You appear to be suggesting that myth-making is useful in glimpsing something beyond. That may be true to an extent, however, the problem is that the glimpse that guides may be the glimpse that shapes what is seen, and what you end up with is largely a self-fulfilling prophecy and reification of traditional views.Grigoris wrote: ↑Sat May 19, 2018 7:06 pmOr it may lead to a suspension of disbelief that lasts long enough for a glimpse of something beyond rational mind (rationality is kind of overrated at times) that may lead to real change.boda wrote: ↑Sat May 19, 2018 6:42 pmThat might be true if we humans were rational beings, but we’re not. A person may fully know that a myth is symbolic and not literal, and nevertheless it may effect them in unexpected ways. Take Seeker’s apparent belief that zen masters are ninjas or whatever. Seems innocent enough, yet it may indicate a kind of guru worship that at best serves no useful purpose and at worst is dramatically counterproductive.
There is tonnes of stuff out there that rational mind cannot grasp and yet...
I had a kind of mini revelation the other day when reading the book How to Change Your Mind: The New Science of Psychedelics (https://www.goodreads.com/book/show/366 ... -your-mind). Much of the book explores psychedelics (entheogen) as they relate to spirituality. A claim is that entheogens have a 'depatterning' effect. There are theories that this depattenring effect may be useful in terms of survival and evolution and that may be why psilocybin mushrooms, for example, may contain psychedelic compounds. A characteristic effect of psychedelics is a temporary dissolution of self, as well as other classic mystic qualities. Not sure how close this is to what a Buddhist may try to attain in medication but it seems to be in the same ball park. Maybe not, but anyway, there has been a great deal of clinical work done with psychedelics and there's a lot of evidence that it can be very beneficial for treating addiction and anxiety disorders. In a more recent study with terminal cancer patients, it proved to greatly reduce or eliminate existential anxiety.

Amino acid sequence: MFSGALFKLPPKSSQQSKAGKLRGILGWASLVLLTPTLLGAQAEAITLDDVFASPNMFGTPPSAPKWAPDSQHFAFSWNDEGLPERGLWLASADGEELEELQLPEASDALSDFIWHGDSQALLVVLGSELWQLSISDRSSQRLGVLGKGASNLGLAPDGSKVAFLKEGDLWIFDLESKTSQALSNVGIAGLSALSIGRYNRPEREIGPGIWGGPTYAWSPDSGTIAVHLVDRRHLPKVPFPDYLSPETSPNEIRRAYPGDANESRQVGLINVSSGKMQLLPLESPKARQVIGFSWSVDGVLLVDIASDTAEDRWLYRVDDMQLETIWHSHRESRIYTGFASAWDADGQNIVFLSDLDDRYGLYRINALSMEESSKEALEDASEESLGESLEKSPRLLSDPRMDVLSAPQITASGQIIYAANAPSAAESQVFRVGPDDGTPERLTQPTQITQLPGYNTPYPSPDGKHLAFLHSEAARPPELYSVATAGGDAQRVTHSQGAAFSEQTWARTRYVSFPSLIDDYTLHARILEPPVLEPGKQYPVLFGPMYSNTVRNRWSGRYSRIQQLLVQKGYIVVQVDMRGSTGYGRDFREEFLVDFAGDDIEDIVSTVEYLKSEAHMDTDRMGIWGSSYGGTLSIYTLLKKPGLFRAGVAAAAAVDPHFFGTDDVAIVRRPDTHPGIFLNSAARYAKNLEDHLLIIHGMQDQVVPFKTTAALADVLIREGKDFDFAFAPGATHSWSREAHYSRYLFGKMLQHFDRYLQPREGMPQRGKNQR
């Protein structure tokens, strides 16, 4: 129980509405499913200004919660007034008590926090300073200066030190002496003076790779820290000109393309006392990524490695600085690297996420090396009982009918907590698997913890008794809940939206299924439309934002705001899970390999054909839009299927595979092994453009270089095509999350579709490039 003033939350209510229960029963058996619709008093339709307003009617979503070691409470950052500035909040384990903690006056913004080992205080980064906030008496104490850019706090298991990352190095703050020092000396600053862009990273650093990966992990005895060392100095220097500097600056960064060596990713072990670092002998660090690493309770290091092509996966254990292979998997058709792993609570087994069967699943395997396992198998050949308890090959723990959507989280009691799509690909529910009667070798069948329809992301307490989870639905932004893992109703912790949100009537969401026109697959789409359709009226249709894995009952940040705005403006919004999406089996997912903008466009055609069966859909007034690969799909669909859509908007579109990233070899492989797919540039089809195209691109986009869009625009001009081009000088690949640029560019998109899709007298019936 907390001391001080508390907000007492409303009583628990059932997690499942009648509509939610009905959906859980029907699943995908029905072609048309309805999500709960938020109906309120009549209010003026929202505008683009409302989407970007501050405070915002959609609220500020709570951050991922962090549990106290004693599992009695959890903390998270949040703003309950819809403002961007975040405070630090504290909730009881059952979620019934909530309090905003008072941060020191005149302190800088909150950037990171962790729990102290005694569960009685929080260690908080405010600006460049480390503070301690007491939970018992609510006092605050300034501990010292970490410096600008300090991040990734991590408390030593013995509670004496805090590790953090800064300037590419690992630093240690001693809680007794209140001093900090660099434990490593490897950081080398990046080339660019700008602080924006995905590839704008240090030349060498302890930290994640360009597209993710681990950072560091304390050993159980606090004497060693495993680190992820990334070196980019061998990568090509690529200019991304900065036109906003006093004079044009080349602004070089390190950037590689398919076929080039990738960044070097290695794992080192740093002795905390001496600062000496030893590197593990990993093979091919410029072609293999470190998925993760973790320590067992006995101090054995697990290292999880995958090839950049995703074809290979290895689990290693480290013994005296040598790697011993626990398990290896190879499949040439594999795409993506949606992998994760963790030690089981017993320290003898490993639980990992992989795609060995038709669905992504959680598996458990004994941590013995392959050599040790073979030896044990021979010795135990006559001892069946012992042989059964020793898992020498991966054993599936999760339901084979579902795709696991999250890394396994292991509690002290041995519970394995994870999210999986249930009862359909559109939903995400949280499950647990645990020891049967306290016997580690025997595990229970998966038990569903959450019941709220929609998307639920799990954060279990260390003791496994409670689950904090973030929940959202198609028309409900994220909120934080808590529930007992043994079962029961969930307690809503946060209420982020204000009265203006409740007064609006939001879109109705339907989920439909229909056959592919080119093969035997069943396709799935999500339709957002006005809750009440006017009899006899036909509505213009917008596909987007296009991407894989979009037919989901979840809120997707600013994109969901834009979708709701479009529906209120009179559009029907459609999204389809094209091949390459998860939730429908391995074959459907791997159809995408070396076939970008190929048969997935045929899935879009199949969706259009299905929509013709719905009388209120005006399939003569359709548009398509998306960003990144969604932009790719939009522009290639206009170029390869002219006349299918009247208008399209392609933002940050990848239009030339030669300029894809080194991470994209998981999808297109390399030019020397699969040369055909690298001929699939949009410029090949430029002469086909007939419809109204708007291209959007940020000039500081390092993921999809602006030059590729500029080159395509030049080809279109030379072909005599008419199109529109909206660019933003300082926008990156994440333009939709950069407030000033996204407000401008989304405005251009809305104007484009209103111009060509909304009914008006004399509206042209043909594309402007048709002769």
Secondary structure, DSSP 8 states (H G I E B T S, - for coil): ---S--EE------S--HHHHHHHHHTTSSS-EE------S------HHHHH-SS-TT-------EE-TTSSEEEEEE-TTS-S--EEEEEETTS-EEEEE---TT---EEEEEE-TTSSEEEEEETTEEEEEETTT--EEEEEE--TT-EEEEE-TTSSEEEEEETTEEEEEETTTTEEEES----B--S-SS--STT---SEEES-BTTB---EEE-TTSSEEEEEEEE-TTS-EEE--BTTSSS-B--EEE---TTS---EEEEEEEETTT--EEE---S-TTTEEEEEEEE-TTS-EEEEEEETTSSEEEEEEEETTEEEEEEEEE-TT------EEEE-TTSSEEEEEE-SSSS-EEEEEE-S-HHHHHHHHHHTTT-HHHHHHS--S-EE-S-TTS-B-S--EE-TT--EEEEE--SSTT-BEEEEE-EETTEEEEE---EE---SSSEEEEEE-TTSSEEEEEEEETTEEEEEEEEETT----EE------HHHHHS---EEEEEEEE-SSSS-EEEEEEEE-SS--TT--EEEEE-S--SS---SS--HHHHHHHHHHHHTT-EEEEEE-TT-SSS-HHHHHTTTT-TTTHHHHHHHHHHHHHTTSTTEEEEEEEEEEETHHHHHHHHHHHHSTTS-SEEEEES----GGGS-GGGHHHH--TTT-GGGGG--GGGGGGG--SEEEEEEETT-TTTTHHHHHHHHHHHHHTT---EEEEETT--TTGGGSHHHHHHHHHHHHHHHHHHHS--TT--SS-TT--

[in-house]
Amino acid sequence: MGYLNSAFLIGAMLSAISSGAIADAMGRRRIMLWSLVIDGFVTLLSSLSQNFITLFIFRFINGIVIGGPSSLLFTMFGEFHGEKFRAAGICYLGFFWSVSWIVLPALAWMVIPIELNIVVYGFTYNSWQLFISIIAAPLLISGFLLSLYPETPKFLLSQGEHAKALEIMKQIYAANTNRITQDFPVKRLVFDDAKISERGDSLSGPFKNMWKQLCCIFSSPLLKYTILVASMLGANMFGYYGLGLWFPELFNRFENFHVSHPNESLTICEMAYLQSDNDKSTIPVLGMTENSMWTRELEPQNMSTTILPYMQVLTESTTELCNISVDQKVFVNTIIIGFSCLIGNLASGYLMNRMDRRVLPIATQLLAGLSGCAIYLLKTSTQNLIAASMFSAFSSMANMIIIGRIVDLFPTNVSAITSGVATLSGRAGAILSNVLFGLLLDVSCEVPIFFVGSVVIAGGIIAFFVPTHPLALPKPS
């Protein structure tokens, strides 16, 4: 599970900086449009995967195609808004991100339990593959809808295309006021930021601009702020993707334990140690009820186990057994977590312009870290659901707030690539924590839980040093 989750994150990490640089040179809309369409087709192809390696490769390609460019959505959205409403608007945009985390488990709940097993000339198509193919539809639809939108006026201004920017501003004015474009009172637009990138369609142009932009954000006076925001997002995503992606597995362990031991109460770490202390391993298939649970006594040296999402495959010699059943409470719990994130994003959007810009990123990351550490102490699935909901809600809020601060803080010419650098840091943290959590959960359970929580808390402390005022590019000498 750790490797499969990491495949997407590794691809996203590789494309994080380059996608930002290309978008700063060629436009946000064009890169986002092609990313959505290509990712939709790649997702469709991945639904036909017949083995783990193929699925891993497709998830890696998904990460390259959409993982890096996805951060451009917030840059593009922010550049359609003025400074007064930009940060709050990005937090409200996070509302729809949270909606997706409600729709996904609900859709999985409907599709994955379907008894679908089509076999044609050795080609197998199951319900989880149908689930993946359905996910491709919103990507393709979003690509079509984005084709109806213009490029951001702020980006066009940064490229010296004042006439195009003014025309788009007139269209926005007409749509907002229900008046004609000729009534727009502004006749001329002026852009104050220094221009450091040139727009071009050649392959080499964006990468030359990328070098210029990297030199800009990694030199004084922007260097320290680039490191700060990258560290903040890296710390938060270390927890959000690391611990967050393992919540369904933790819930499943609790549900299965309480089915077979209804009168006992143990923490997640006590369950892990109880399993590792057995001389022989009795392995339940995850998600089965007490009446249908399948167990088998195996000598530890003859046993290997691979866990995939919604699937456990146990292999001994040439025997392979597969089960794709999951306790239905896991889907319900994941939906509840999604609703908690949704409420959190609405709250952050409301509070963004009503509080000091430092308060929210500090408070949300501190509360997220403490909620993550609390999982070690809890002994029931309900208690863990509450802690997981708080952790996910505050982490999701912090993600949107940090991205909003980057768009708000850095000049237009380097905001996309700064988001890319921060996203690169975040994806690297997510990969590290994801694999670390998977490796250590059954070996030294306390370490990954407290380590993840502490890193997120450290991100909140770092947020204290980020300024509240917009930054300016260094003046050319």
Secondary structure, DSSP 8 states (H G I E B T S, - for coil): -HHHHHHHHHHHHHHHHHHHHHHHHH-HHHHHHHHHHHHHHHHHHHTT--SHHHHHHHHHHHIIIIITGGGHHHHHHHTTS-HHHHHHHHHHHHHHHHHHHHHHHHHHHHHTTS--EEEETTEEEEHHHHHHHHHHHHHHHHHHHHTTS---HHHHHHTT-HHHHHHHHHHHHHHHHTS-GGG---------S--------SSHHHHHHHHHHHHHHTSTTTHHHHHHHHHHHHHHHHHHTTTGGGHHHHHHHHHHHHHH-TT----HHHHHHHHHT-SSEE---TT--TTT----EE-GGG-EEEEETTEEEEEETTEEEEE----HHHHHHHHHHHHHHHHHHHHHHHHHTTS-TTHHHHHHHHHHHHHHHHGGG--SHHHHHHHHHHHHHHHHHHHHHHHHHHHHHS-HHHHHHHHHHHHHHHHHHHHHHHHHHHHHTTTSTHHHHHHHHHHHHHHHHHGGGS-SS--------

So my mini revelation was that an awakening experience, via meditation or entheogens, can be depatterning, and this depatterning is the basis of iconoclasm. Real iconoclasm in zen is expressed in kensho, or deep samadhi I suppose. It never made sense to me before that any religion could have an iconoclastic quality because if such a quality became characteristic it would merely be another ‘pattern’.
It seems that organized societies and institutions, even religiously based ones, are somewhat at odds with awakening. This is very unfortunate. Long live the disco inferno!